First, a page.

Can a mammal lay an egg?
This is a mammal. But it is unlike placental or marsupial mammals. If a mammal does not develop within a placenta or a pouch, what type of development is left? Eggs!
Only five living species of mammals are not therian mammals. They are called monotremes.Monotremes are mammals that reproduce by laying eggs. The only living monotreme species are the platypus and echidnas (see Figure below and Figure below). They are found solely in Australia and New Guinea (an island not far from Australia).
This egg-laying, venomous, duck-billed, beaver-tailed, otter-footed mammal is a platypus, a monotreme mammal that reproduces by laying eggs.
Like the platypus, the echidna is a monotreme. The only living monotreme species inhabit Australia and New Guinea.
Eggs and Lactation in Monotremes
Female monotremes lack a uterus and vagina. Instead, they have a cloaca with one opening, like the cloacas of reptiles and birds. The opening is used to excrete wastes as well as lay eggs.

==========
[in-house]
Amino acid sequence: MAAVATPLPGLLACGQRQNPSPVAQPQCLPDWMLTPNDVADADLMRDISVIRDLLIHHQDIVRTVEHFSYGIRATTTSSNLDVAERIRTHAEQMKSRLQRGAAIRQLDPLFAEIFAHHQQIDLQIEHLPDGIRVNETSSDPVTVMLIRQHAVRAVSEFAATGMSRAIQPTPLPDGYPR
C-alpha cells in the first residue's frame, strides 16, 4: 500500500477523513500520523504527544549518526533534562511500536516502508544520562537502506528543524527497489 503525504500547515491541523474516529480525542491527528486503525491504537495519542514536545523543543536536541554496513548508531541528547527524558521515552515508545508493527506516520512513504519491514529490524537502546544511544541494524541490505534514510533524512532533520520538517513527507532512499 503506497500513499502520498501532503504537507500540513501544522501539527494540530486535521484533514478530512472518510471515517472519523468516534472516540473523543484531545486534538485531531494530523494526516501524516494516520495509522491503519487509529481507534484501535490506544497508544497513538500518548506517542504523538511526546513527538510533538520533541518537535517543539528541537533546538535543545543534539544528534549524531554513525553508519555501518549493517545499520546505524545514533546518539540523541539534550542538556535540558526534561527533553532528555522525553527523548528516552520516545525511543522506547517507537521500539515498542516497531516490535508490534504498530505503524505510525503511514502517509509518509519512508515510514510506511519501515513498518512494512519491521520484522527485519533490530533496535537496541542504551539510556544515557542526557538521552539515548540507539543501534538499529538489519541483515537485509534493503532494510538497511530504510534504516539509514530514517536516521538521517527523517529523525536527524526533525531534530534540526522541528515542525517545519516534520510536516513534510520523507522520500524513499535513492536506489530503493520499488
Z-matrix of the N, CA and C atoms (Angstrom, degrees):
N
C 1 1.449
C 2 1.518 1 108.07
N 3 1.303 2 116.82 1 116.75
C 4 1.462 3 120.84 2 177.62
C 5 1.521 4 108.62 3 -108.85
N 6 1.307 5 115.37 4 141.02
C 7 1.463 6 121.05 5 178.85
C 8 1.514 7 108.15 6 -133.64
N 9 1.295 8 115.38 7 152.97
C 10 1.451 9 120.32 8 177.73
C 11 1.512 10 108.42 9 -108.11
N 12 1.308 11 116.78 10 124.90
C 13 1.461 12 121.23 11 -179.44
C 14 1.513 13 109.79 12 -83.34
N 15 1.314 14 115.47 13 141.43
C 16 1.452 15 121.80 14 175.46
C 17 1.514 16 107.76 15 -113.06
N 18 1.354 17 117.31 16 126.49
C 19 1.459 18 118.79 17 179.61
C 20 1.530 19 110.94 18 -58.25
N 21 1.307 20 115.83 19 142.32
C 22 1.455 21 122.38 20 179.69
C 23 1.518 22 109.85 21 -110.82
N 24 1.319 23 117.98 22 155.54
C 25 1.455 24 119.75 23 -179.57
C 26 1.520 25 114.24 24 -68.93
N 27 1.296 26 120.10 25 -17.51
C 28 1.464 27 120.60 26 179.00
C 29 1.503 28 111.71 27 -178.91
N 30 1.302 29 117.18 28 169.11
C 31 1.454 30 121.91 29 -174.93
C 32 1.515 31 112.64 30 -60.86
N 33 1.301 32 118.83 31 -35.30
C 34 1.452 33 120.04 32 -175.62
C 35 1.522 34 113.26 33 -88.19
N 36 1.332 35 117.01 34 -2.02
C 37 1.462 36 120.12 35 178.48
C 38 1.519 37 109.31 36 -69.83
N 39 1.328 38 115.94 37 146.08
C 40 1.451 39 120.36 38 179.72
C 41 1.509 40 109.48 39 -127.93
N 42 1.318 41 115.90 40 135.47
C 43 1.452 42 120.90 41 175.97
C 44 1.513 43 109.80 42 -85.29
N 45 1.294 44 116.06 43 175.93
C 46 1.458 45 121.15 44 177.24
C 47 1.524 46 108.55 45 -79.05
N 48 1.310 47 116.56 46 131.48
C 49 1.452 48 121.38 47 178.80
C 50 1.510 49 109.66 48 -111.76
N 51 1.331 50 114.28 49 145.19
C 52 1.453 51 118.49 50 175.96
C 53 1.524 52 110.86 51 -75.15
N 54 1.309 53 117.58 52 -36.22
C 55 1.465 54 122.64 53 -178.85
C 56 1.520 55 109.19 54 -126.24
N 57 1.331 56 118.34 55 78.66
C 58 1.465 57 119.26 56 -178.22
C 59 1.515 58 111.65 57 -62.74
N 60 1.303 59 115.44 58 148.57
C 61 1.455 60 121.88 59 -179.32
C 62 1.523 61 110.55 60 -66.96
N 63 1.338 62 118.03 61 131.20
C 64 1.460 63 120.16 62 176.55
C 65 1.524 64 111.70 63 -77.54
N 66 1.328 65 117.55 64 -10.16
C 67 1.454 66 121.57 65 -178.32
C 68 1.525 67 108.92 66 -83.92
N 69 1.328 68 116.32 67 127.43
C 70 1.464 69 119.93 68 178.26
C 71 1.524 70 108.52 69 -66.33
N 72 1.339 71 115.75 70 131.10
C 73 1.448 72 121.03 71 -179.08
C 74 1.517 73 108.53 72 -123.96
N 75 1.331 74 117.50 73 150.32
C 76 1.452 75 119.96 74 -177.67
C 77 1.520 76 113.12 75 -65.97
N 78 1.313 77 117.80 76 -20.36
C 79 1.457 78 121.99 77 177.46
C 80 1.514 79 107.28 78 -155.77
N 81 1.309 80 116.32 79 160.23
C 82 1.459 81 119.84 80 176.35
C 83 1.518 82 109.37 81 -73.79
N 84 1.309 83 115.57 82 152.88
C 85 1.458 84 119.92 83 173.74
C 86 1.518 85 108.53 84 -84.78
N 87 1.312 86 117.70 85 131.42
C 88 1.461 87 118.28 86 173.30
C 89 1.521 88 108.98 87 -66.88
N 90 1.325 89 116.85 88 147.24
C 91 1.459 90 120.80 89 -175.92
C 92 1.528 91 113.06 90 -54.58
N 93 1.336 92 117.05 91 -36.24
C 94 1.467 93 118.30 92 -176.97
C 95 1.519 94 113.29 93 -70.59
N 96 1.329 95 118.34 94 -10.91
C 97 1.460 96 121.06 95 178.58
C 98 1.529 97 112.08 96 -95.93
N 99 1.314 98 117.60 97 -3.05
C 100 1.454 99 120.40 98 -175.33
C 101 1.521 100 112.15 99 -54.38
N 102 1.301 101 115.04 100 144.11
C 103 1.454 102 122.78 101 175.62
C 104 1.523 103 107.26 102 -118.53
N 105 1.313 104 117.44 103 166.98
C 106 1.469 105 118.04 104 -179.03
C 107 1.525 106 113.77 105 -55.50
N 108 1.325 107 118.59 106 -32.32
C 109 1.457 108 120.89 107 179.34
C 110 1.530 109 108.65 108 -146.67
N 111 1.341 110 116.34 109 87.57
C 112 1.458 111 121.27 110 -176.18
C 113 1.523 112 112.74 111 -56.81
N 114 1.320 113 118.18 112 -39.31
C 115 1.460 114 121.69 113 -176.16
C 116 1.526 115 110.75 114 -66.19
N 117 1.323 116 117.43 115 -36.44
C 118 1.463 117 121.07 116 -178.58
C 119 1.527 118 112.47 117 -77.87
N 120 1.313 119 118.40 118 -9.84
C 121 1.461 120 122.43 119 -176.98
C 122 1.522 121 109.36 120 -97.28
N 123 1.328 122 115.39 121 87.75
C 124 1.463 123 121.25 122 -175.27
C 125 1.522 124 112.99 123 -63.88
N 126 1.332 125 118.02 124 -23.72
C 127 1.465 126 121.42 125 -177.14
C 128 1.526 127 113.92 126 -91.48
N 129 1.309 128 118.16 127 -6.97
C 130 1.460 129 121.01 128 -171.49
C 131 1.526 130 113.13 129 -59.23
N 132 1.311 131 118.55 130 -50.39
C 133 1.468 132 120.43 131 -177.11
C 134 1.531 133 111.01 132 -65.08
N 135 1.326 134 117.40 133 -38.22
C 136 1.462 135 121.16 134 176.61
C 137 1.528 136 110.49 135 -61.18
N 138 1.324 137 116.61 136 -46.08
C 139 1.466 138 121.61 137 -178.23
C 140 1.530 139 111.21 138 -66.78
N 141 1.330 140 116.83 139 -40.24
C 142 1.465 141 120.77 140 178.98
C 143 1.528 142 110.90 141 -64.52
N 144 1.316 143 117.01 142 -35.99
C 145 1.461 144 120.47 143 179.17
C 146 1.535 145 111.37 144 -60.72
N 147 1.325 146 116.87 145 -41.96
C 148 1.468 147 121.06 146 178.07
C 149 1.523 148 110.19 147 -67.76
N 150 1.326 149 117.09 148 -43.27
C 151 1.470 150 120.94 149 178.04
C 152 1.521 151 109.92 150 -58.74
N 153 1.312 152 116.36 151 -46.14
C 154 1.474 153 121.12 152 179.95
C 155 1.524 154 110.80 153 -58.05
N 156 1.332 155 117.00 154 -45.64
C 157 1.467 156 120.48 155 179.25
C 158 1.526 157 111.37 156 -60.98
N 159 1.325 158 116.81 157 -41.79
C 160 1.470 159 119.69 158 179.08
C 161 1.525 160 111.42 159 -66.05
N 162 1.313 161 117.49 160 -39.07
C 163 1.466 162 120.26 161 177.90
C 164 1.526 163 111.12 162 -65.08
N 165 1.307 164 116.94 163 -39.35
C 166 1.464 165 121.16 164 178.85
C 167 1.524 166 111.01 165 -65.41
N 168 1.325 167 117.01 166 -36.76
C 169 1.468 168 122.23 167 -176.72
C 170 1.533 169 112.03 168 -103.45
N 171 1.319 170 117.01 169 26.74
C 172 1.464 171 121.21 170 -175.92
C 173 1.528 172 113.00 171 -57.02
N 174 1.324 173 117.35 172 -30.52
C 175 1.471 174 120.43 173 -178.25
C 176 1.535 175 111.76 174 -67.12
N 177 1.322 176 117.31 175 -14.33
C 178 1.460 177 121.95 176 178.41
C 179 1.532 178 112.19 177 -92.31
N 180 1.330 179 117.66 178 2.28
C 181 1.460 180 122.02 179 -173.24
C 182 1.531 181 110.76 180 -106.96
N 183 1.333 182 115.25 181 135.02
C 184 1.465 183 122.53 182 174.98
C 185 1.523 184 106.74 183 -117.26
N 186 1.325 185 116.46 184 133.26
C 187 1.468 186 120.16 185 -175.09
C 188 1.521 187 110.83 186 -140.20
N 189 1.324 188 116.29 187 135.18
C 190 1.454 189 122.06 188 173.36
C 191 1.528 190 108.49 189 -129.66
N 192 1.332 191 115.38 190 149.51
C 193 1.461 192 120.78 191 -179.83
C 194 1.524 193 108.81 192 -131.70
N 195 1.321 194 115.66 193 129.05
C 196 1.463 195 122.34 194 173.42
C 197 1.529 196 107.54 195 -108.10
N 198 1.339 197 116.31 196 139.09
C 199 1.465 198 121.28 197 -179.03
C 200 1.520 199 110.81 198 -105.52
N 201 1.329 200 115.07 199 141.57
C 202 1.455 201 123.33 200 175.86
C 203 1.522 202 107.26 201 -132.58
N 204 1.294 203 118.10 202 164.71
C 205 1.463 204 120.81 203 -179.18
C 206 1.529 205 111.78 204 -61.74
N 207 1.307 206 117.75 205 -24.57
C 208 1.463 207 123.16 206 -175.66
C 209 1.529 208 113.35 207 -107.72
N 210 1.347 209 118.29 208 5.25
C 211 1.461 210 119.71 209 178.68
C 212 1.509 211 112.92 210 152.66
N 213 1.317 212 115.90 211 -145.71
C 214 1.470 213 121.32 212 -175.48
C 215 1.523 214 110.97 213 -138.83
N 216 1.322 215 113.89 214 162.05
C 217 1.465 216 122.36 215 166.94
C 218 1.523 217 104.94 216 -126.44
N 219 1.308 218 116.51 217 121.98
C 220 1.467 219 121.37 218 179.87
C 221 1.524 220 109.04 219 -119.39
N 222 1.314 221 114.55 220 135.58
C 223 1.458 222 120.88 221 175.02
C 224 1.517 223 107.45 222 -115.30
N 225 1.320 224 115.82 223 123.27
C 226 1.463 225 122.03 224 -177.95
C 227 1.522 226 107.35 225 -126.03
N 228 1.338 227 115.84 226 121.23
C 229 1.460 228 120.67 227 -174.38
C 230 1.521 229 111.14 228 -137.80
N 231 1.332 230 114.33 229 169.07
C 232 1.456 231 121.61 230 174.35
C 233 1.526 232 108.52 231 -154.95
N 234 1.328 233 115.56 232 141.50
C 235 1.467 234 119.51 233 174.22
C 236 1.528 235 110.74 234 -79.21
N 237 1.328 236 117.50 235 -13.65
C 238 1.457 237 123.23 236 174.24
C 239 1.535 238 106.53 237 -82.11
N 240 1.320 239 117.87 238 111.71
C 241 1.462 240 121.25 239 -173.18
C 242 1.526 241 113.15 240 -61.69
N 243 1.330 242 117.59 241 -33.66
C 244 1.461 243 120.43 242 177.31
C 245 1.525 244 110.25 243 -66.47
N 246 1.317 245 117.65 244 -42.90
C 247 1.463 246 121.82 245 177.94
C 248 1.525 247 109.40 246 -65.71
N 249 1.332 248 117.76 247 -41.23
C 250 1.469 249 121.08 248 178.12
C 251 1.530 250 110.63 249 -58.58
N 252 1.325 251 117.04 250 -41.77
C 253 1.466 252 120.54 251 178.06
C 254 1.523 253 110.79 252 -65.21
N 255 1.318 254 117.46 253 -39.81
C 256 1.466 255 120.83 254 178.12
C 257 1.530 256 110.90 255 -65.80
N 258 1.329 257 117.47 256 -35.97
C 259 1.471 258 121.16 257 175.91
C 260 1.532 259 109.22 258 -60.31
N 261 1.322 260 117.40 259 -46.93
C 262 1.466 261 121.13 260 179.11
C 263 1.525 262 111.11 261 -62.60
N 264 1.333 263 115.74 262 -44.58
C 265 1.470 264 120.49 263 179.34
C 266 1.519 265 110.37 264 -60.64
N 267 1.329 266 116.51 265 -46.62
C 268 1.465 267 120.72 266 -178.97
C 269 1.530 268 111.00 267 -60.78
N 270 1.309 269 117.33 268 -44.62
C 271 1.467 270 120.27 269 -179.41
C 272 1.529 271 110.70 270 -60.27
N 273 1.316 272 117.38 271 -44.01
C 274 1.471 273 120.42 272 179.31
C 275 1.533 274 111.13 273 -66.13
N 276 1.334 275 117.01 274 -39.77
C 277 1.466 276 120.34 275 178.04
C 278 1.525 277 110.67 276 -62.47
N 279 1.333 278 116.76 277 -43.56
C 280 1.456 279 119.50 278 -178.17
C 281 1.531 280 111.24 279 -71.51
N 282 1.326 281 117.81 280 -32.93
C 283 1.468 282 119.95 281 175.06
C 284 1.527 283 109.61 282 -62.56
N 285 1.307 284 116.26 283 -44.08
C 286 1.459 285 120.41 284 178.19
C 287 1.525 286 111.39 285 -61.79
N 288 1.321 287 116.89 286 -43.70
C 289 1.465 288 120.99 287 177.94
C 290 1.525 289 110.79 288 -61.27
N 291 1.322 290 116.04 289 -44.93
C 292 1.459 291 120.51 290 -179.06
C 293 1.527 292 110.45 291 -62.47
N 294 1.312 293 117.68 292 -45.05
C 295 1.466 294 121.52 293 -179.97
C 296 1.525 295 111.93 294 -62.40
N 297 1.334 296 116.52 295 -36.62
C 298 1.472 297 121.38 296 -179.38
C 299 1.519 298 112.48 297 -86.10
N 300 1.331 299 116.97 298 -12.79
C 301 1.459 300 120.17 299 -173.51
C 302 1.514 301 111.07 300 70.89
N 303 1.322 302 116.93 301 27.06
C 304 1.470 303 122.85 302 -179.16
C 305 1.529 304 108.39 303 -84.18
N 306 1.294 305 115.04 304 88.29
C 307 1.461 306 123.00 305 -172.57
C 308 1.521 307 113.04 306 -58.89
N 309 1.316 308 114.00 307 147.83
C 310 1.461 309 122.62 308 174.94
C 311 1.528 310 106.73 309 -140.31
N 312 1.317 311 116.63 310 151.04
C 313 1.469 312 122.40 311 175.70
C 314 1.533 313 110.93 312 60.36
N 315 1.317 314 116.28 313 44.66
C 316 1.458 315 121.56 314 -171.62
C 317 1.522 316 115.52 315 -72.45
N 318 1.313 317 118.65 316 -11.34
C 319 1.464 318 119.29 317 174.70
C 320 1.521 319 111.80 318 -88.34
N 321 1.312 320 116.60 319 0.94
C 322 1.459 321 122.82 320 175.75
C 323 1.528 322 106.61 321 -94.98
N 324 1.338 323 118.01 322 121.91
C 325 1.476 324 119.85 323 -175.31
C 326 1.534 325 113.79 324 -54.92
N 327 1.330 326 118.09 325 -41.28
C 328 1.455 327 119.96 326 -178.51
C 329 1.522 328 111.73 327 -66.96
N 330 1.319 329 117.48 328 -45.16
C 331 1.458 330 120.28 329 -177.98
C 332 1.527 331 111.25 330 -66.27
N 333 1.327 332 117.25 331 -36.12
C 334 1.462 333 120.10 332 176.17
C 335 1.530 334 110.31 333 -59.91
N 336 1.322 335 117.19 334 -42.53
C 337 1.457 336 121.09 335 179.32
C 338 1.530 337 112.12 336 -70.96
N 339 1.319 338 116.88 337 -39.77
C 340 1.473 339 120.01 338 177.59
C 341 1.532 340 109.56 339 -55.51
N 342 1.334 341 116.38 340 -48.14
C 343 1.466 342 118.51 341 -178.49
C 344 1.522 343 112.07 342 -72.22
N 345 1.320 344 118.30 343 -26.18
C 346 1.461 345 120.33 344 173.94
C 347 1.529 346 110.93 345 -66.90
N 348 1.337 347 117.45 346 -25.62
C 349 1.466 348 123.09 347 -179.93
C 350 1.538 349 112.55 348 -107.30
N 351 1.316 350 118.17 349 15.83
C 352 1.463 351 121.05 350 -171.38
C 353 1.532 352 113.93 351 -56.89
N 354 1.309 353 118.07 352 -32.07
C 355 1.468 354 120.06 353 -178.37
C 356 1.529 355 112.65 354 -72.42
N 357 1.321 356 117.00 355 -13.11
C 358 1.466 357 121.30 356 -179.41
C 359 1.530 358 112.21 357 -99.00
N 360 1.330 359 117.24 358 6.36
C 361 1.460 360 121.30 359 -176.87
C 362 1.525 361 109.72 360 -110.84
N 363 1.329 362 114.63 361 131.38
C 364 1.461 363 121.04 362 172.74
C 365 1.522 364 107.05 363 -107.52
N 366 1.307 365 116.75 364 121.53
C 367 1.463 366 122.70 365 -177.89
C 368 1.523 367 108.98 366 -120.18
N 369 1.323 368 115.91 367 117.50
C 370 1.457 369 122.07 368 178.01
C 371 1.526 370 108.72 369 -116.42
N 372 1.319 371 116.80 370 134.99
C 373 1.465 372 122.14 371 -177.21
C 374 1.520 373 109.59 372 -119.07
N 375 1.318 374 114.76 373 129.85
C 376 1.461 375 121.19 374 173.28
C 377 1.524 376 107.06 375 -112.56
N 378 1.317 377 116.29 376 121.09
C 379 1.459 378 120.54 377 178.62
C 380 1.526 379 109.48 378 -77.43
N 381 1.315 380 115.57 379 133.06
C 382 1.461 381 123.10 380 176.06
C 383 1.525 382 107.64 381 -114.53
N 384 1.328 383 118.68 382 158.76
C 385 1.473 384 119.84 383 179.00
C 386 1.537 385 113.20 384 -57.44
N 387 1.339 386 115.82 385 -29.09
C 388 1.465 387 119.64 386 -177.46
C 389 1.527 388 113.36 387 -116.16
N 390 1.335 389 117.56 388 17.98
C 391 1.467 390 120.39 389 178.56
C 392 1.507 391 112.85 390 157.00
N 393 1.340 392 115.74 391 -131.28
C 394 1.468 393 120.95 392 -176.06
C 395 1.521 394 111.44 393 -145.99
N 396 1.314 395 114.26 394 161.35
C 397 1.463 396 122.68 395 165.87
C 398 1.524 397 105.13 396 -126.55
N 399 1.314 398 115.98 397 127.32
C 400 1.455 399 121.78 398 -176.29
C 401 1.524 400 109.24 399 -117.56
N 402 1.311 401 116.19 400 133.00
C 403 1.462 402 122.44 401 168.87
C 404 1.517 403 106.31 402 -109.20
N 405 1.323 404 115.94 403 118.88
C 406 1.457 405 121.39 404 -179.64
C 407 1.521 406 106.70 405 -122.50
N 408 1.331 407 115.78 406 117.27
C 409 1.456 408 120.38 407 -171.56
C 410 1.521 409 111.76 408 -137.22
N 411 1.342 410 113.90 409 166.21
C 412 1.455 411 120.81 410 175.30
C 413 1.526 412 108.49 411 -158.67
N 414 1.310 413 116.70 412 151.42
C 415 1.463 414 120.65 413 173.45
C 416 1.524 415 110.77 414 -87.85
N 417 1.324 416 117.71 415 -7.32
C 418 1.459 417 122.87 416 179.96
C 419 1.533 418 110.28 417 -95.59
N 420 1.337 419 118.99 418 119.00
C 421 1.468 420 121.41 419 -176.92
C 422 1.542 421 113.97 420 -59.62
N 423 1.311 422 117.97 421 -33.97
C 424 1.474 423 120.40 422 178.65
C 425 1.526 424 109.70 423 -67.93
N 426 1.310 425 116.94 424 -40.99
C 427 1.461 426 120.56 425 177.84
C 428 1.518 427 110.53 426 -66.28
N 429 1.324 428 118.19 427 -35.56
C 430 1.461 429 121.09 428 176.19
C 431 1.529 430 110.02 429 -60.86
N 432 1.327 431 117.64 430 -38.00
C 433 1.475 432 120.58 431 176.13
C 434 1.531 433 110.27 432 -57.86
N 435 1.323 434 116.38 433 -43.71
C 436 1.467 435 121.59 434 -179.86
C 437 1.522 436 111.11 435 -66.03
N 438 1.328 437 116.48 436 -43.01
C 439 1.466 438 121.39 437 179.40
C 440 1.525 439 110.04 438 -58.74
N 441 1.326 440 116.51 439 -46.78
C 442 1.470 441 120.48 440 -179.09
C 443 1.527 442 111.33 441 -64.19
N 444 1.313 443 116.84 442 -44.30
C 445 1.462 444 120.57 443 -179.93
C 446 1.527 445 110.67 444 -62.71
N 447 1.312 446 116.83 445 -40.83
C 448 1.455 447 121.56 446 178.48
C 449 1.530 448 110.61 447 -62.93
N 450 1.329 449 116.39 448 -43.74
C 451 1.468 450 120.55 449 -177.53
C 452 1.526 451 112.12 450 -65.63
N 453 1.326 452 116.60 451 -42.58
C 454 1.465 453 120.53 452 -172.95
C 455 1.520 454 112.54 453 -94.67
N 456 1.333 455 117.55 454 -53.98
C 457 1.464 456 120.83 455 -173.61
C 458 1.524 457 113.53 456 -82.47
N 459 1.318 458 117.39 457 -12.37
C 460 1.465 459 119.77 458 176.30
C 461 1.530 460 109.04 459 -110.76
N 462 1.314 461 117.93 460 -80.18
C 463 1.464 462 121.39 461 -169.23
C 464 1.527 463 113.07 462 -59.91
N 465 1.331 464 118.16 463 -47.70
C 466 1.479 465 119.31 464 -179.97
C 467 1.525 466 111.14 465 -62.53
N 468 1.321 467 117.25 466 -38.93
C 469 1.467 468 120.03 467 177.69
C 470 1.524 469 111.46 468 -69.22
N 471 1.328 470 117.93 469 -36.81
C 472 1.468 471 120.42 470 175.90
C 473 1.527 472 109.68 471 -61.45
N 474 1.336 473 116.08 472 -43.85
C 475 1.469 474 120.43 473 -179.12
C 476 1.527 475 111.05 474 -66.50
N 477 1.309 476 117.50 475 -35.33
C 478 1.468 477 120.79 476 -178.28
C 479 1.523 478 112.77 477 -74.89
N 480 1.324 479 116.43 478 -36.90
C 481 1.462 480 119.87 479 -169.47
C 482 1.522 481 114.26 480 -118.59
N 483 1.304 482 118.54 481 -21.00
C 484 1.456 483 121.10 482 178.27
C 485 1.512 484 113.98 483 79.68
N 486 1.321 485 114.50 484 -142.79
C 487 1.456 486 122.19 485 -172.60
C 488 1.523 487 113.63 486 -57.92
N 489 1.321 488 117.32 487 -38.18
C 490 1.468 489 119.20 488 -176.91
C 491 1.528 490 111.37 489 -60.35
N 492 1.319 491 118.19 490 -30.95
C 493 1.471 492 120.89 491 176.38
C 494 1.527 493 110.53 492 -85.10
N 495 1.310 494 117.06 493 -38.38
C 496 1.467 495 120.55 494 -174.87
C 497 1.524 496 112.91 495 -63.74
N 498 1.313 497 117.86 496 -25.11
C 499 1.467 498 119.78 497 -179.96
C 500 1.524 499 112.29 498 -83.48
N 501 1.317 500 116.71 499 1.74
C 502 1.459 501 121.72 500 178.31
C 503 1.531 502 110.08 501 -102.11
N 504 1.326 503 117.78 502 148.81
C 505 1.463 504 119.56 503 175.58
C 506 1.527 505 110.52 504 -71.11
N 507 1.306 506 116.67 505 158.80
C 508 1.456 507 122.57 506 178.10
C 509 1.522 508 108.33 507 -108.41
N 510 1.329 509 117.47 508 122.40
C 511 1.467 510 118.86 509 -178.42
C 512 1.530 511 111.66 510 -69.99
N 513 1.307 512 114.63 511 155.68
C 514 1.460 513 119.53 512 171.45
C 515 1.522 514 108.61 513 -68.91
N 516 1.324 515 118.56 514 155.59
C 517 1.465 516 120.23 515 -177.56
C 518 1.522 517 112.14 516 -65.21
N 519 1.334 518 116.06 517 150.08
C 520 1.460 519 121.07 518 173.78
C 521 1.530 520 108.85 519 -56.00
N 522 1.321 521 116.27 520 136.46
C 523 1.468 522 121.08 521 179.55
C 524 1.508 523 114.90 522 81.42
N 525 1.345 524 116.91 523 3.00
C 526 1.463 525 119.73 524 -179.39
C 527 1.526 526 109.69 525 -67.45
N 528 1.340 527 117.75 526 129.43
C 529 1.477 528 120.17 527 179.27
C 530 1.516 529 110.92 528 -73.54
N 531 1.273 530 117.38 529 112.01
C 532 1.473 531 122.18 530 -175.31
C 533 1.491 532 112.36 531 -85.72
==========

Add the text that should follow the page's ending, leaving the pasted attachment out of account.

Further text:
Monotreme eggs have a leathery shell, like the eggs of reptiles. The eggs are retained inside the mother’s body for at least a couple of weeks. During that time, the mother provides the eggs with nutrients. Platypus females lay their eggs in a burrow. Echidna females have a pouch in which they store their eggs. Female monotremes have mammary glands but lack nipples. Instead, they “sweat” milk from a patch on their belly.
Pros and Cons of Monotreme Reproduction
The mother’s risks are less in monotremes than in therian mammals. The mother doesn’t need to eat more or put herself at risk by carrying and delivering a fetus or an embryo. On the other hand, externally laid eggs are more difficult to protect than an embryo in a pouch or a fetus in a uterus. Therefore, monotreme offspring may be less likely to survive than the offspring of therian mammals.
- Monotremes reproduce by laying eggs.
- Monotremes have a cloaca instead of a uterus and vagina. The eggs pass through the opening of the cloaca.
- Monotreme reproduction is the least risky for the mother. However, eggs are harder to protect than is an embryo or a fetus in a pouch or uterus. Therefore, monotreme offspring may have a lower chance of surviving than the offspring of therian mammals.
- What are monotremes?
- Describe eggs and egg laying in monotremes.
- How does lactation differ in monotremes and therian mammals?
- Create a chart that you could use to explain to a younger student the different ways that mammals reproduce.